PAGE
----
# Rate of Change Formula - What Is the Rate of Change Formula? Examples

# Rate of Change Formula - What Is the Rate of Change Formula? Examples

The rate of change formula is one of the most important math principles throughout academics, especially in physics, chemistry and accounting.

It’s most frequently utilized when talking about velocity, however it has numerous uses throughout many industries. Due to its value, this formula is something that learners should learn.

This article will discuss the rate of change formula and how you should solve them.

## Average Rate of Change Formula

In mathematics, the average rate of change formula denotes the change of one value when compared to another. In practical terms, it's employed to evaluate the average speed of a variation over a specified period of time.

To put it simply, the rate of change formula is expressed as:

R = Δy / Δx

This measures the change of y in comparison to the change of x.

The change within the numerator and denominator is portrayed by the greek letter Δ, expressed as delta y and delta x. It is further denoted as the variation within the first point and the second point of the value, or:

Δy = y2 - y1

Δx = x2 - x1

Consequently, the average rate of change equation can also be shown as:

R = (y2 - y1) / (x2 - x1)

## Average Rate of Change = Slope

Plotting out these values in a X Y axis, is useful when reviewing differences in value A versus value B.

The straight line that links these two points is called the secant line, and the slope of this line is the average rate of change.

Here’s the formula for the slope of a line:

y = 2x + 1

In summation, in a linear function, the average rate of change between two values is equivalent to the slope of the function.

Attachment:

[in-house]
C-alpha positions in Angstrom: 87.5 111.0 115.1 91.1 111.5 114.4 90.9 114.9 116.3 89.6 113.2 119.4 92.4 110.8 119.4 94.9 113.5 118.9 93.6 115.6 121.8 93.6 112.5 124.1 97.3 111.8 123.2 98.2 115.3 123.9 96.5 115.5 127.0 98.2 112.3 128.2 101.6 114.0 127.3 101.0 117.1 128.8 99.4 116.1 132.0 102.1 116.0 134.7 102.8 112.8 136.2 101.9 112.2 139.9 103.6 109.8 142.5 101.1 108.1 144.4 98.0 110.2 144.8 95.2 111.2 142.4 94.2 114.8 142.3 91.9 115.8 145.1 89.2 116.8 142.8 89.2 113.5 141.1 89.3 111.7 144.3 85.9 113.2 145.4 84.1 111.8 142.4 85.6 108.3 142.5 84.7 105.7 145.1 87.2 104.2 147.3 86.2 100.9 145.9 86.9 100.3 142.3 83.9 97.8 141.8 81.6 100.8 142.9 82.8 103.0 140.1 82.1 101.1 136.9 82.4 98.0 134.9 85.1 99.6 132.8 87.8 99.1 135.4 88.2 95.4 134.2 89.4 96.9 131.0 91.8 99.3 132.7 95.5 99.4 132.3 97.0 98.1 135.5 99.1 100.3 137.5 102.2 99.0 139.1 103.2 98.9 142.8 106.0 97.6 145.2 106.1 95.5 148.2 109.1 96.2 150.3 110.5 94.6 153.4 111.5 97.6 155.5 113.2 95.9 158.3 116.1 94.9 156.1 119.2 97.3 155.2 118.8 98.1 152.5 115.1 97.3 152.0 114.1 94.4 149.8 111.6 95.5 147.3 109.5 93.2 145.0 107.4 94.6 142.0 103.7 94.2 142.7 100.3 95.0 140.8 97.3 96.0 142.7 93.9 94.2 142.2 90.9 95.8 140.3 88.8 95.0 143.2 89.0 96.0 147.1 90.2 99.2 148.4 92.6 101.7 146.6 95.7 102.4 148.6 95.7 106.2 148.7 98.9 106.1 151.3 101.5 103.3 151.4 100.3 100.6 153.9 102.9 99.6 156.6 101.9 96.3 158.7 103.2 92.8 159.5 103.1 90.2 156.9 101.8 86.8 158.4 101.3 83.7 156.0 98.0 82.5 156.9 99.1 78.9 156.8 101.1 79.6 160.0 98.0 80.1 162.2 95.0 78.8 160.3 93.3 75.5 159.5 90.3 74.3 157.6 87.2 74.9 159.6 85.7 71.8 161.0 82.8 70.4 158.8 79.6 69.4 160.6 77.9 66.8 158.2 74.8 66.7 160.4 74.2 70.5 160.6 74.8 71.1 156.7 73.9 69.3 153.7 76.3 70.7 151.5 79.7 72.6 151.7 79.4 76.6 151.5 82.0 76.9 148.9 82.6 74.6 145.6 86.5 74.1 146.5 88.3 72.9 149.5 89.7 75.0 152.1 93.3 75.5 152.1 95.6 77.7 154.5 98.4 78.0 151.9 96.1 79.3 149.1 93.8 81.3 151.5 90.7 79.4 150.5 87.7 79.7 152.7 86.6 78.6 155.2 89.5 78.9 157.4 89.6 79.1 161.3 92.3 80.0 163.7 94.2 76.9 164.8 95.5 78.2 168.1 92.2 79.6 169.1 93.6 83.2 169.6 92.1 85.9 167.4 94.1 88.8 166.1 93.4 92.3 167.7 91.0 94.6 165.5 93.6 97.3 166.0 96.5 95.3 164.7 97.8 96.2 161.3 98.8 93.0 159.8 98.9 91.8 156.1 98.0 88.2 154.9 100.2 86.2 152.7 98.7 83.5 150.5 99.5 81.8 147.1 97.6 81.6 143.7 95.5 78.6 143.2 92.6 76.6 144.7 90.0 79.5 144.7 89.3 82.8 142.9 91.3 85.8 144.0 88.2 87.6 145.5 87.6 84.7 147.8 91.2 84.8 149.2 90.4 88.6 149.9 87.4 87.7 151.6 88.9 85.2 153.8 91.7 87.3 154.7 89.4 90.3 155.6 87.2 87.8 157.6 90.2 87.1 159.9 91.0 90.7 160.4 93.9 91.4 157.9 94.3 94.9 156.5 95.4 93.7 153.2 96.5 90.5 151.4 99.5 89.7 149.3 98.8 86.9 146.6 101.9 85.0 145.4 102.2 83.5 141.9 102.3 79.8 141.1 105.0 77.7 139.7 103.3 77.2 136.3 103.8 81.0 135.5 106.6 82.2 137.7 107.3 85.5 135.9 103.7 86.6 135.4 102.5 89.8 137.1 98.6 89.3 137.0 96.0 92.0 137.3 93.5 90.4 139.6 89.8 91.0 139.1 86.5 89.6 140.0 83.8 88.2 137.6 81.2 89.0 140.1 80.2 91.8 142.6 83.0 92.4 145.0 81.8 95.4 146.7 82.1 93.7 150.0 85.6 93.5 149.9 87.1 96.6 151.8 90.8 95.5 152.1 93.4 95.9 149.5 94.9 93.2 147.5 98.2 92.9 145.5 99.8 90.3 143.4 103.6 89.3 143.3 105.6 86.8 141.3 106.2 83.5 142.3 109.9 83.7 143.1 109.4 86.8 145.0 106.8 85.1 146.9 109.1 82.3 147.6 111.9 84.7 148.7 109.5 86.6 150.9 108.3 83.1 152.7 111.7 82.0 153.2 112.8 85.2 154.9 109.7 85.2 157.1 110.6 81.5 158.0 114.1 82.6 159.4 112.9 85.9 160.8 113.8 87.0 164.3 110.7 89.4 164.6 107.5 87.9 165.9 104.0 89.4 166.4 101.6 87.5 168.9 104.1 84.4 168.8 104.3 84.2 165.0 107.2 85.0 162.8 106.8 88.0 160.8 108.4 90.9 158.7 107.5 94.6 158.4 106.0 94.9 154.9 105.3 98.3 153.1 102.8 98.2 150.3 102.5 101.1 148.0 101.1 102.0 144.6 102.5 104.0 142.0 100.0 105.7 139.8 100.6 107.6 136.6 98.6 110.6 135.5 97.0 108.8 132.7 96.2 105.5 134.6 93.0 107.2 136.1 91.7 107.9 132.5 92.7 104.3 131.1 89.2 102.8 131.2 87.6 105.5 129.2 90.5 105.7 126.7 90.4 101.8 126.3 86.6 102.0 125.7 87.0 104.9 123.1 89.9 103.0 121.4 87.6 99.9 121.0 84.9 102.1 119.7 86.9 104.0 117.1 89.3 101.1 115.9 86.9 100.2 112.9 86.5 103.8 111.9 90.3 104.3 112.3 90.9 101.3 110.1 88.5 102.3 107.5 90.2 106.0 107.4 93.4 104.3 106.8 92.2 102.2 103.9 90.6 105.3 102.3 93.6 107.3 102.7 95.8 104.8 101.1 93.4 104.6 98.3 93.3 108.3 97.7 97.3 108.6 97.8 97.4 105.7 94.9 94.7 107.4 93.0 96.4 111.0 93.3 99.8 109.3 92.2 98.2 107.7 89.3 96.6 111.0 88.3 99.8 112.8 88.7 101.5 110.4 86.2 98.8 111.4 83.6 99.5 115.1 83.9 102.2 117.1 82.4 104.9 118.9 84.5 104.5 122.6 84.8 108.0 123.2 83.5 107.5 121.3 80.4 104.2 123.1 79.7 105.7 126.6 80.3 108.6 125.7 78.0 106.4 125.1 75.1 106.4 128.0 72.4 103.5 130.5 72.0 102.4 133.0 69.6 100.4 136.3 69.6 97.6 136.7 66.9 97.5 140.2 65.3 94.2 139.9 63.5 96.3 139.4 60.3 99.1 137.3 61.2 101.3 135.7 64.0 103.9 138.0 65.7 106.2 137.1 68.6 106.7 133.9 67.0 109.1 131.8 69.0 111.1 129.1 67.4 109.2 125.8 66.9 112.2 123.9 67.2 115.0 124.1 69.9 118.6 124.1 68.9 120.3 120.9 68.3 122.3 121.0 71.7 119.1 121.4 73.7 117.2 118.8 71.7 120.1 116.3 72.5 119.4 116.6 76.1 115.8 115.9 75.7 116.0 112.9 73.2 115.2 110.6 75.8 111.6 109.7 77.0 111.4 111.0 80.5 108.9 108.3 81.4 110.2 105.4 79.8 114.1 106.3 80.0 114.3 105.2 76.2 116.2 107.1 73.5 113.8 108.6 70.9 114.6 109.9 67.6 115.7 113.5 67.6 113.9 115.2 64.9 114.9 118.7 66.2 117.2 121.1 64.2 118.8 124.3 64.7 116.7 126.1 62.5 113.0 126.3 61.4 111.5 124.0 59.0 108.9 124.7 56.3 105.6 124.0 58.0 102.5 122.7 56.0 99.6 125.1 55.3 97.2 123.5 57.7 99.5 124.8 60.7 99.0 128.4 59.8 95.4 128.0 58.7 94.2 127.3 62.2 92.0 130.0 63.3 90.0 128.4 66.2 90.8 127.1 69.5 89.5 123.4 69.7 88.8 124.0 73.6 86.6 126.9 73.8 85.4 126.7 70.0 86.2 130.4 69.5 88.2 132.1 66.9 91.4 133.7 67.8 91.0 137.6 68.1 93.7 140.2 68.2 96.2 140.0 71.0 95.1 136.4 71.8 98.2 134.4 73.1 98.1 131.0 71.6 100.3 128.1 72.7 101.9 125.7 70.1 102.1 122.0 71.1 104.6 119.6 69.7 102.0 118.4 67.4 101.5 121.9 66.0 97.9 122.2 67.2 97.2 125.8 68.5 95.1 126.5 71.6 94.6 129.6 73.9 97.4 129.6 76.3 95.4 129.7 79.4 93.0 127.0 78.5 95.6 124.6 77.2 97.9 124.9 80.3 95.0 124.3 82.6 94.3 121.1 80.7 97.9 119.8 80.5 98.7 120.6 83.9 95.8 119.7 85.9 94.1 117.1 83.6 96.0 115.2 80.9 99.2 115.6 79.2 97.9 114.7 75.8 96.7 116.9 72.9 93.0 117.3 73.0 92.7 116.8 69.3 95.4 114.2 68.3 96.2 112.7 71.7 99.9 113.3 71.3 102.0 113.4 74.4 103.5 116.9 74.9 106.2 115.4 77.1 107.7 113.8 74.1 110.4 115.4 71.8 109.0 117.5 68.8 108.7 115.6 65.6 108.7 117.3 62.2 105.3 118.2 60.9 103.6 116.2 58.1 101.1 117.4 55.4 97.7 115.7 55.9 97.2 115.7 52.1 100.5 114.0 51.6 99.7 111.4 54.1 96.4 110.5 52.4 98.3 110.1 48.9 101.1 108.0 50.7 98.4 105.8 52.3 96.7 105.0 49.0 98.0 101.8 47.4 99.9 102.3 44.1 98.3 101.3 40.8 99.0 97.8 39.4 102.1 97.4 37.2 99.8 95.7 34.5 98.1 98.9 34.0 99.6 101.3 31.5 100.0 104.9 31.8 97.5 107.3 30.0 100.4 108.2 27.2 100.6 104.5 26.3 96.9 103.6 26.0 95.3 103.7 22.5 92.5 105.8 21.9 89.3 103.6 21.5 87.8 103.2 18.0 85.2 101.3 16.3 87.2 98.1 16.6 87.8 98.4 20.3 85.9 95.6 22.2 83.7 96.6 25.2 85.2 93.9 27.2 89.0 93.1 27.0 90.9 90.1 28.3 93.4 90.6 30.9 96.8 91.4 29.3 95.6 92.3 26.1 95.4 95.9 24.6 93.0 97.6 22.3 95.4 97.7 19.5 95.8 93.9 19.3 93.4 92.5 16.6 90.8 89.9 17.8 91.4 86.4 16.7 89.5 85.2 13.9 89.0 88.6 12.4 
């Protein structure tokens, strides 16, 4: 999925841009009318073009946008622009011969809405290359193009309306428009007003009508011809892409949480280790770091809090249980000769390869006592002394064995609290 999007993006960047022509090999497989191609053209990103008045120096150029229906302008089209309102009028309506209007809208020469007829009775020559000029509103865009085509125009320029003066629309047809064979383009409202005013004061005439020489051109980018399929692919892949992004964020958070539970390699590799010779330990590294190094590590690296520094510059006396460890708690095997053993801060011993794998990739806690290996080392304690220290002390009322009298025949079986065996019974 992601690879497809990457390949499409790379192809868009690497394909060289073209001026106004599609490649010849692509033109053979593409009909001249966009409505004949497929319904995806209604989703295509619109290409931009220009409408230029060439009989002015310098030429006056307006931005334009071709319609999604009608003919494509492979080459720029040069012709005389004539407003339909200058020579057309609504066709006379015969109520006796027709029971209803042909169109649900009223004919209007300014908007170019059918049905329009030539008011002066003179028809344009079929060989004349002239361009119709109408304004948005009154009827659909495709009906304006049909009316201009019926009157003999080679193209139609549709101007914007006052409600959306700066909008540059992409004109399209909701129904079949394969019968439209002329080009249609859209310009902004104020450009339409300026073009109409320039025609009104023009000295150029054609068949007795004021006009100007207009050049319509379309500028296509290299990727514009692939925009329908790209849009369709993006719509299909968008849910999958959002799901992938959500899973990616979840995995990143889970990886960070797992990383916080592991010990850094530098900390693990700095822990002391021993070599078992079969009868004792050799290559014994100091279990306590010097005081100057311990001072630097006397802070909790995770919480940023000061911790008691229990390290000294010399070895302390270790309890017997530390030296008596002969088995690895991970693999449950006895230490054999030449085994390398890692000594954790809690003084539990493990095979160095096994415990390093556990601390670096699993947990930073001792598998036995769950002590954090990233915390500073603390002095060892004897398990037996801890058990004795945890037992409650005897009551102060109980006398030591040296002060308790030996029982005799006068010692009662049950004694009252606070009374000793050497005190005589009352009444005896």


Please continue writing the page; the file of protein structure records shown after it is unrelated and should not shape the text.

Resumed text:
This is mainly why average rate of change of a function is the slope of the secant line going through two random endpoints on the graph of the function. Meanwhile, the instantaneous rate of change is the slope of the tangent line at any point on the graph.

## How to Find Average Rate of Change

Now that we know the slope formula and what the values mean, finding the average rate of change of the function is possible.

To make learning this principle easier, here are the steps you need to keep in mind to find the average rate of change.

### Step 1: Understand Your Values

In these types of equations, math scenarios typically give you two sets of values, from which you will get x and y values.

For example, let’s take the values (1, 2) and (3, 4).

In this instance, next you have to search for the values on the x and y-axis. Coordinates are typically provided in an (x, y) format, like this:

x1 = 1

x2 = 3

y1 = 2

y2 = 4

### Step 2: Subtract The Values

Find the Δx and Δy values. As you may recall, the formula for the rate of change is:

R = Δy / Δx

Which then translates to:

R = y2 - y1 / x2 - x1

Now that we have all the values of x and y, we can plug-in the values as follows.

R = 4 - 2 / 3 - 1

### Step 3: Simplify

With all of our values inputted, all that we have to do is to simplify the equation by deducting all the values. Therefore, our equation becomes something like this.